In April 2023, Nada Fadul, a Sudanese-American physician based in Nebraska, answered a call from a medical colleague in Khartoum, Sudan. War had just broken out there, and frontline health providers urgently needed training in emergency medicine. During the early days of the COVID-19 pandemic, Fadul had led a virtual health care training initiative in Sudan, called Project ECHO, that enabled thousands of local frontline emergency responders to collaborate with global infectious disease experts and navigate the unknowns of the new disease. Now, Dr. Fadul’s Sudanese colleague was hoping the ECHO network could prove just as useful in wartime.
She was right. Within days, Fadul enlisted dozens of emergency care experts to train Sudanese health providers, who were already overwhelmed by unprecedented numbers of war-related injuries. Six months on, these virtual trainings have helped tens of thousands of health workers in Sudan acquire new skills in emergency care, trauma, mental health, and infectious diseases.
Too many people across his state were dying from the curable disease because they didn’t have access to timely, low-cost specialized care
Project ECHO was created in 2003 by hepatitis C expert Dr. Sanjeev Arora at the University of New Mexico. Too many people across his state were dying from the curable disease because they didn’t have access to timely, low-cost specialized care. ECHO solved this problem by virtually connecting medical experts with frontline health providers to bring just-in-time best practices to remote and under-resourced communities. In the years since, it has been adapted to other diseases and applied all over the world.
In far too many cases, responses to national or global crises have been stymied by slow, siloed communication and a lack of medical expertise and trained emergency responders. Dr. Fadul’s story is just one of countless examples of how getting the right knowledge to the right place at the right time saves lives.
Before the world faces yet another war or deadly pathogen, governments, nongovernmental organizations, and disaster relief organizations must work together to increase access to specialized emergency training and quicken the spread of rapidly evolving medical best practices. Project ECHO offers a way to do this quickly, cost-effectively, and at scale by using commonplace virtual technologies.
It’s not just proving its worth in Sudan. During Uganda’s 2022 Ebola outbreak, first responders were able to leverage virtual learning networks they’d set up to address HIV to better understand how the epidemic was evolving and the most effective strategies to stop its spread. ECHO was also active within weeks of the outbreak of war in the Ukraine, where hundreds of health-care workers received virtual training in trauma care. More than 175,000 frontline responders and specialized medical experts across Africa, the Asia-Pacific region, India, and Latin America have participated in ECHO’s virtual learning and mentorship sessions.
Last month—September 2023—the World Health Organization and Project ECHO launched a new Collaborating Center for Digital Learning in Health Emergencies to train frontline emergency response personnel and strengthen workforce capacity. This virtual resource center will give thousands of first responders across six continents the opportunity to learn best practices in emergency preparedness and response and will have far-reaching benefits.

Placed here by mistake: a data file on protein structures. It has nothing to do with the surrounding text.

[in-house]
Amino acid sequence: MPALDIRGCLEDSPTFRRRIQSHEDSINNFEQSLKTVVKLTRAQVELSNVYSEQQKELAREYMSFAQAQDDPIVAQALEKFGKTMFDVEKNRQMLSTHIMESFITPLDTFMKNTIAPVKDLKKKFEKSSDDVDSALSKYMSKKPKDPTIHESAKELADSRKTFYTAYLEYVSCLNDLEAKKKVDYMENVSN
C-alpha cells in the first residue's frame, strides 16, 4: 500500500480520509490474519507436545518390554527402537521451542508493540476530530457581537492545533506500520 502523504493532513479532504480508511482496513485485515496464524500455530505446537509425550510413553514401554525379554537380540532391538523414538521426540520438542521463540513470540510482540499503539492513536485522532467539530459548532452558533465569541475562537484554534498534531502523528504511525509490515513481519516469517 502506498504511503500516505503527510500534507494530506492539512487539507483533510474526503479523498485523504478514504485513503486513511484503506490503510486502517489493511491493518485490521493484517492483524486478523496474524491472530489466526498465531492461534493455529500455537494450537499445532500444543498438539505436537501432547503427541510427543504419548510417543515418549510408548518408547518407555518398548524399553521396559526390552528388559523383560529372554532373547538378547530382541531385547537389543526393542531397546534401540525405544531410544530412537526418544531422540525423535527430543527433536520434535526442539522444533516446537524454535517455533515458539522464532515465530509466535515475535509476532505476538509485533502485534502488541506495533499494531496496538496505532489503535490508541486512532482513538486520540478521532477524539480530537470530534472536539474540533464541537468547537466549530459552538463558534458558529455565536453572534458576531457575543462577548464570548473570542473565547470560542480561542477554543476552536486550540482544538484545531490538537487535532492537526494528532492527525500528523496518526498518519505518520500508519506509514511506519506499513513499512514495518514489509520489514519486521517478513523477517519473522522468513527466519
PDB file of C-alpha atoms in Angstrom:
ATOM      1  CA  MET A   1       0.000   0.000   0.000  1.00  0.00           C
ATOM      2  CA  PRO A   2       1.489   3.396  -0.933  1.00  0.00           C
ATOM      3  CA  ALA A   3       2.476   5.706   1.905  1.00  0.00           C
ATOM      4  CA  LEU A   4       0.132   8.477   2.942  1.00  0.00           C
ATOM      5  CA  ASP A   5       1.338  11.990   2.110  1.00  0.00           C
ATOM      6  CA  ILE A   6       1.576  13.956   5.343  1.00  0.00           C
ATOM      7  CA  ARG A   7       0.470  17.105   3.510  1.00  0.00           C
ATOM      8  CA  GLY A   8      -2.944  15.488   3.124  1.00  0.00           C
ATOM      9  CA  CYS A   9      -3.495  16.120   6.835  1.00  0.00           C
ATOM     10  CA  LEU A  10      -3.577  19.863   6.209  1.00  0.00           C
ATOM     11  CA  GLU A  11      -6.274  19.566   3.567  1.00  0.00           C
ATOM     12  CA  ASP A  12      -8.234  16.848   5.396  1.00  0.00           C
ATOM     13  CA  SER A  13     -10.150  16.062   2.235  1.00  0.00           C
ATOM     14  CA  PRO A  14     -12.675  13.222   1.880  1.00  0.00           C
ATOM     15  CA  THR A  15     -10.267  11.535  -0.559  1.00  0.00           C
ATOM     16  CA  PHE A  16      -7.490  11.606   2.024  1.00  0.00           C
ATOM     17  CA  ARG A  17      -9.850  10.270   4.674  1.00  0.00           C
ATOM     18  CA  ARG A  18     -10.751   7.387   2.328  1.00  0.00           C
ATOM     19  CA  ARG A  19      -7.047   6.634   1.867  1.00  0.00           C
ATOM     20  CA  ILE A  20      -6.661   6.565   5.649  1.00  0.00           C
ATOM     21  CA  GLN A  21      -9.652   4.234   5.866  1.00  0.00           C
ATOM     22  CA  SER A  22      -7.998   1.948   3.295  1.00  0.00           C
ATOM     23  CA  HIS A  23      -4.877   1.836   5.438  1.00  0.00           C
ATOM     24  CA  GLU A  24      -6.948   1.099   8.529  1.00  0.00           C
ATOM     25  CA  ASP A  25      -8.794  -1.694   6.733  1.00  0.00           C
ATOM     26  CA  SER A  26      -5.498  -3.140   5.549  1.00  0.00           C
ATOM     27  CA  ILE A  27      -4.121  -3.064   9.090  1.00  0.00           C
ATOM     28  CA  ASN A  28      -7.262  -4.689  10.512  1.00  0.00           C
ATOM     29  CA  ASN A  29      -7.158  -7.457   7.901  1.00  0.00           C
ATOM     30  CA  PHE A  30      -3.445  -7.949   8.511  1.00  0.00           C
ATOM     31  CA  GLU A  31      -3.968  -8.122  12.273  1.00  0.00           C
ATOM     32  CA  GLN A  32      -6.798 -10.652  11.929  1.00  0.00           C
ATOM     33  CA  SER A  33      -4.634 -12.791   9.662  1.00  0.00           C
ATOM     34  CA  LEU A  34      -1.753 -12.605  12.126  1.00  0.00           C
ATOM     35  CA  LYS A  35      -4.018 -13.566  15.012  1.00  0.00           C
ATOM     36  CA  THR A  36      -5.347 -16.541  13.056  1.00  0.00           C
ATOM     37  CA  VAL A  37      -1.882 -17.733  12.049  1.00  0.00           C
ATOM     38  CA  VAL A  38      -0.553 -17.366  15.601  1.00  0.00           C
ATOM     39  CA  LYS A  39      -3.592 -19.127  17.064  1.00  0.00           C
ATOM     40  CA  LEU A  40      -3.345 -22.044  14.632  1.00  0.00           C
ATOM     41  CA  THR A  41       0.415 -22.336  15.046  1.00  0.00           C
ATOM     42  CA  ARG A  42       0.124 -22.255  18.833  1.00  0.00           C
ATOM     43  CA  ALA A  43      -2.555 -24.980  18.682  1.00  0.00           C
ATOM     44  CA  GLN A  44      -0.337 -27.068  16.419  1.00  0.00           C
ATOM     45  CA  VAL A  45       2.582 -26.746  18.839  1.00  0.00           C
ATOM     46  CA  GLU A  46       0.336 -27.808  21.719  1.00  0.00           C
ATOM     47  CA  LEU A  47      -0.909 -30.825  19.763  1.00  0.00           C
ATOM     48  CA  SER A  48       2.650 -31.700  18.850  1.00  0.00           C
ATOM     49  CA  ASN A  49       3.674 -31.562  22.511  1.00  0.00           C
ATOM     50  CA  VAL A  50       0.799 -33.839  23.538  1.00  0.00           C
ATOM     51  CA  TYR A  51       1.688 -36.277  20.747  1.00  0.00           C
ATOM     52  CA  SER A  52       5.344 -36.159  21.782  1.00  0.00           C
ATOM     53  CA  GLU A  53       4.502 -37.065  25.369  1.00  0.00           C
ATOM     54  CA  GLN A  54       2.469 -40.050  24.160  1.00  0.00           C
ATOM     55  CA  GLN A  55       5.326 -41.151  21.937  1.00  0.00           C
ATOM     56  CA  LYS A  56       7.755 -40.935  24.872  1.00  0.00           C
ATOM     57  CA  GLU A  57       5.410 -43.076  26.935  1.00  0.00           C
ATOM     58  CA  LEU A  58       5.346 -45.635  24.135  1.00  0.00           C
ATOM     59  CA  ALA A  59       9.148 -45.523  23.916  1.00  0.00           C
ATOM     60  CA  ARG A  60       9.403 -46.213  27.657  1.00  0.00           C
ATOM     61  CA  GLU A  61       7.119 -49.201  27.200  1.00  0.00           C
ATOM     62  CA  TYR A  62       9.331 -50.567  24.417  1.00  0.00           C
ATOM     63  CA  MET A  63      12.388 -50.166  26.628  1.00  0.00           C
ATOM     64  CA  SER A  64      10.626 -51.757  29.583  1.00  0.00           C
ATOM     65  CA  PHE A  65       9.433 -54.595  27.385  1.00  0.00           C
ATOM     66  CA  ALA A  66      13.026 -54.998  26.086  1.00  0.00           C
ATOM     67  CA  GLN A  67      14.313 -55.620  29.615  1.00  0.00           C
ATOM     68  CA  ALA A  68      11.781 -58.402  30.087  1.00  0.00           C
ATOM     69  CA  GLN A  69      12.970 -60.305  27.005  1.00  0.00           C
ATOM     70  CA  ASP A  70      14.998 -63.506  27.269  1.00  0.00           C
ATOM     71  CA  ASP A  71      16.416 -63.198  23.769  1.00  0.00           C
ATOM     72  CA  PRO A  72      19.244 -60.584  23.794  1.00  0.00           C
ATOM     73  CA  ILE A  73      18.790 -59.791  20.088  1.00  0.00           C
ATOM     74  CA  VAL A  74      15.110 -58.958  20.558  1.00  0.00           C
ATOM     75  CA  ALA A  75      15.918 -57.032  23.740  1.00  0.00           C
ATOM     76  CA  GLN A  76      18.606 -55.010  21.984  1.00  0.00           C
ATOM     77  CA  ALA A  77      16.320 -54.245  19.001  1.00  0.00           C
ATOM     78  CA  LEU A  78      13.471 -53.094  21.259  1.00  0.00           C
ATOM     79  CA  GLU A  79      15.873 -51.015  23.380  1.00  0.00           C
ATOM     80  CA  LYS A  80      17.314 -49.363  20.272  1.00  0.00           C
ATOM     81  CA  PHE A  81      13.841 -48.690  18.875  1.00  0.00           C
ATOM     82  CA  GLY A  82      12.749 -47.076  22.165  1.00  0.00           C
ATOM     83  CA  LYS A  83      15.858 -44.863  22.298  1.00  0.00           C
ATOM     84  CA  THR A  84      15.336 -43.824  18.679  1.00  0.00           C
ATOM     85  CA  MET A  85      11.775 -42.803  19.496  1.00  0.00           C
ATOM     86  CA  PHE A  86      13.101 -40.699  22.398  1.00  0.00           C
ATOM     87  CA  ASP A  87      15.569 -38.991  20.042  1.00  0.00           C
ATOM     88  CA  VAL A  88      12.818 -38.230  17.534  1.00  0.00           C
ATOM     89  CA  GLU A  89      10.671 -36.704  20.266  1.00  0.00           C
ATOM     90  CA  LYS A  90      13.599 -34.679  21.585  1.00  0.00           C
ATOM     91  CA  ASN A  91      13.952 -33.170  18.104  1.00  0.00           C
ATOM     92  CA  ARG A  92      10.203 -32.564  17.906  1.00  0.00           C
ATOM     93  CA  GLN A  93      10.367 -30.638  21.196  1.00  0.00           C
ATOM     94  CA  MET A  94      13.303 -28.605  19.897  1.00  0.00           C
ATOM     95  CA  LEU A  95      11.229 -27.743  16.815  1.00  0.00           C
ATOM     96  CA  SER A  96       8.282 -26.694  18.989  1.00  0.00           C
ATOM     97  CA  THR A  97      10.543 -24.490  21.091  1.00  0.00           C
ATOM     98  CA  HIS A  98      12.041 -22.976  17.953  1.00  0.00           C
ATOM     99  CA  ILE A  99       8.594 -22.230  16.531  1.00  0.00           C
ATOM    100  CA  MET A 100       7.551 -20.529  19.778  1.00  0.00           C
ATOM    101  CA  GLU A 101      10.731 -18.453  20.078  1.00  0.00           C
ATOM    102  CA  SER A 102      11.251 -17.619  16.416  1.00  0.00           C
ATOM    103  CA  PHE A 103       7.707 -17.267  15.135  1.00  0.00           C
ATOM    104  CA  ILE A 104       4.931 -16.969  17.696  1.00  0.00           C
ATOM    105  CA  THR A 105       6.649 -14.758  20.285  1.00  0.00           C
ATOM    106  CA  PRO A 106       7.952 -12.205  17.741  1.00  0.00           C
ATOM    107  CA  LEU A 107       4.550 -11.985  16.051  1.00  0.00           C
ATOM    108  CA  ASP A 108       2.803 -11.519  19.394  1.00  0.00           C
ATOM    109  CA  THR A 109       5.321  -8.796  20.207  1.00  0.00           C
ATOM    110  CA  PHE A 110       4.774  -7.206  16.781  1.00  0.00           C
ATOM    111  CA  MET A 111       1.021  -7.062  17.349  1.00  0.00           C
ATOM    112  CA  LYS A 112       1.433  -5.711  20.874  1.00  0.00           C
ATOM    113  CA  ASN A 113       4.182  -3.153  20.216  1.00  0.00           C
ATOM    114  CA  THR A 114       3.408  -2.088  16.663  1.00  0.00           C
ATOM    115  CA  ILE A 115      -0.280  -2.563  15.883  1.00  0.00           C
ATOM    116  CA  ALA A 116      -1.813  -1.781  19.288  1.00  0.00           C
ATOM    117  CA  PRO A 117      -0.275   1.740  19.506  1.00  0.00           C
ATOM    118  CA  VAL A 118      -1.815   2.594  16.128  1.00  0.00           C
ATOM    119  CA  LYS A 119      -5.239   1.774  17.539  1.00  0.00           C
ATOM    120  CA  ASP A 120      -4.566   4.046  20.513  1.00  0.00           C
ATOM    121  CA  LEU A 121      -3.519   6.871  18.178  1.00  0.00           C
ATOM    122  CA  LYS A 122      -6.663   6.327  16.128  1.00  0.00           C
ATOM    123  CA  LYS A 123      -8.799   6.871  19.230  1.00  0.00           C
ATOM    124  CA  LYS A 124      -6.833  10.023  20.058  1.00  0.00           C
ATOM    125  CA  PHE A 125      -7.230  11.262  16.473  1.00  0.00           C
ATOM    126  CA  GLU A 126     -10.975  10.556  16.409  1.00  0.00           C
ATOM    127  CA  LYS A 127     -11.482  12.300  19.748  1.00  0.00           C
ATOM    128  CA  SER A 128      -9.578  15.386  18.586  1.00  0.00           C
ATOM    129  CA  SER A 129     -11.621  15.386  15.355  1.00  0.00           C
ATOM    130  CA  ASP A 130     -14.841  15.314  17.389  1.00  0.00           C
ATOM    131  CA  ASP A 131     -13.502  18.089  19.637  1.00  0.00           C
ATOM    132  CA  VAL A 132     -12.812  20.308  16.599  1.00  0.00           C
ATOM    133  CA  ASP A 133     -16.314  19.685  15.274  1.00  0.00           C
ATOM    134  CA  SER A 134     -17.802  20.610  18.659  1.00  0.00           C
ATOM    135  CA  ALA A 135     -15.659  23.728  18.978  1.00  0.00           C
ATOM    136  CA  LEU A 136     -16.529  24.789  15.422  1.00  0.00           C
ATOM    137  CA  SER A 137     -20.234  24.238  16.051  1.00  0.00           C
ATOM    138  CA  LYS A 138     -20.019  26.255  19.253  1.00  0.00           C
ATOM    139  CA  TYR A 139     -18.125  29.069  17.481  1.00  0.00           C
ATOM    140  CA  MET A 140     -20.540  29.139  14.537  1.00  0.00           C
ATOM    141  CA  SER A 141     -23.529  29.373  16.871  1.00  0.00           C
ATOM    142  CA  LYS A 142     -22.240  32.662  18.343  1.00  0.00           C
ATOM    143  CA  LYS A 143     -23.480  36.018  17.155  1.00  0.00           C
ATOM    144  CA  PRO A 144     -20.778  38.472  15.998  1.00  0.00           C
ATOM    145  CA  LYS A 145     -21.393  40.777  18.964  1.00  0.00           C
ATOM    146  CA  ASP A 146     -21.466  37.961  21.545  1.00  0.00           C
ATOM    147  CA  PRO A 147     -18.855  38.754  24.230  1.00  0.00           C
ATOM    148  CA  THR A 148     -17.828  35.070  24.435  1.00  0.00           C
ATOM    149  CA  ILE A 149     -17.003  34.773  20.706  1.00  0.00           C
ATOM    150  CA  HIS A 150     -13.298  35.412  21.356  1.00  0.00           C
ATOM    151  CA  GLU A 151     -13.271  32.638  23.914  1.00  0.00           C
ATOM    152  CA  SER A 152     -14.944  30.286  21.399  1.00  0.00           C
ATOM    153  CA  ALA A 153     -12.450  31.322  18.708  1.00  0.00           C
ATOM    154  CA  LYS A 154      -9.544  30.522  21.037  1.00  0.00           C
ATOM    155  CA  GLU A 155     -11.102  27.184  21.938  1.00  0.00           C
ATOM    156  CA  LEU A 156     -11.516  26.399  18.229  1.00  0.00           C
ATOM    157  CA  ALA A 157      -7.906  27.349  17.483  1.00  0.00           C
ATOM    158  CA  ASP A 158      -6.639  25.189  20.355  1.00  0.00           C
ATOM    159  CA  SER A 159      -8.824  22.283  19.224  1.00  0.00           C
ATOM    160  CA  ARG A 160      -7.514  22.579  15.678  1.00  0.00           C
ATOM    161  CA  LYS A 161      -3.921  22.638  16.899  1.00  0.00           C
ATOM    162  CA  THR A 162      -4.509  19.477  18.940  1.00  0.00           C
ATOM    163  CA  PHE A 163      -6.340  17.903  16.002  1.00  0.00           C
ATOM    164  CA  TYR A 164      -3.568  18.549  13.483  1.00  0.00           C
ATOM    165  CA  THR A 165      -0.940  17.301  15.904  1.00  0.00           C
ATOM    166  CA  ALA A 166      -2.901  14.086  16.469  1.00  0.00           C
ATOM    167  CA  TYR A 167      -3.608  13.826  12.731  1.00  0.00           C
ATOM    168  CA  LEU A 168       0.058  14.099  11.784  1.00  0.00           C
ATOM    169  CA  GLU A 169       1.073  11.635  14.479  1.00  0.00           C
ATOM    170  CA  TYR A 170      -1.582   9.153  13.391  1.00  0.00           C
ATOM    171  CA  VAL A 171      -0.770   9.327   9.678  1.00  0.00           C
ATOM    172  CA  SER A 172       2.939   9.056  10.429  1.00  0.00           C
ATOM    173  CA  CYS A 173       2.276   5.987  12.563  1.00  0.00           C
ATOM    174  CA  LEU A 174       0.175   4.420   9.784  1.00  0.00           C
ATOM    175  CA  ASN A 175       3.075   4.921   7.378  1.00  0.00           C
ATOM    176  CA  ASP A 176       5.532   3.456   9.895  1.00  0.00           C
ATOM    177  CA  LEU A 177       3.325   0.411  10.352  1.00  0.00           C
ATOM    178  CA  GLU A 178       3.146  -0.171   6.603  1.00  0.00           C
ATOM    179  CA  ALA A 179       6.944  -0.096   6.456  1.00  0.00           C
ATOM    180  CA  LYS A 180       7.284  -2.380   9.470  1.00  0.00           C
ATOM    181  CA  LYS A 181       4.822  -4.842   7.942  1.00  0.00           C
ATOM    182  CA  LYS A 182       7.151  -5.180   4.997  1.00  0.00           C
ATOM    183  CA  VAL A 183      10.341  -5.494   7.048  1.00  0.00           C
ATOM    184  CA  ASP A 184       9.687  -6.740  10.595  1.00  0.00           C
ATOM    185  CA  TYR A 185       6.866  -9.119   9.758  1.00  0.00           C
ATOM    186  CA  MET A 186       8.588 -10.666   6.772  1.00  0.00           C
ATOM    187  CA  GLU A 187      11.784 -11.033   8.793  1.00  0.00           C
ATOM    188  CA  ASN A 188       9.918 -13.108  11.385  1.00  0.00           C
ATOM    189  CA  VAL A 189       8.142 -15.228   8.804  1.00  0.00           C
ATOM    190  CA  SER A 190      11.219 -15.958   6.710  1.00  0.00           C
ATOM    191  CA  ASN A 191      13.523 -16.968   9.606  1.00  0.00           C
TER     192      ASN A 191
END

First, it offers scalable reach and impact. Virtual collaboration transcends borders and empowers frontline responders to treat a broader range of medical challenges and provide better care. Whether it’s to address wartime trauma or new outbreaks of COVID-19, Ebola, new influenza strains, or mpox, these virtual networks enable emergency responders to access the knowledge they need to respond quickly and effectively.
Virtual collaboration transcends borders and empowers frontline responders to treat a broader range of medical challenges and provide better care
Second, the center provides a low-cost and efficient way to disseminate proven best practices. Health emergencies evolve quickly. Virtual collaboration with the right experts ensures that emergency responders can be rapidly trained to meet individual community challenges. Low-bandwidth technologies, such as Zoom videoconferencing, make these virtual platforms affordable and easily deployable in even the most far-flung corners of the world.
Third, it generates continual collaborative solutions. The center provides emergency responders, public health and clinical experts, policymakers, and educators the opportunity to learn from each other and implement innovative solutions. Unlike more traditional collaborative efforts that result in static one-time webinars and expert panels on emergency best practices, this digital center offers a dynamic platform for continual learning and problem-solving.
The need for these types of virtual knowledge-sharing networks is only growing. As climate change exacerbates the risk of infectious diseases and triggers more hurricanes, wildfires, and other natural disasters, public health emergencies will become increasingly complex and commonplace. Add to this mix a projected shortage of ten million health workers by 2030—and the alarm bells should be sounding.
Whether it be another deadly disease outbreak, violent conflict, or catastrophic natural disaster, the world needs to act quickly and decisively to build stronger capacity to respond to crises. Open-access, virtual collaboration between frontline providers and local, regional, and global experts can radically improve our record in emergency response. When so many lives hang in the balance, there is no time to waste.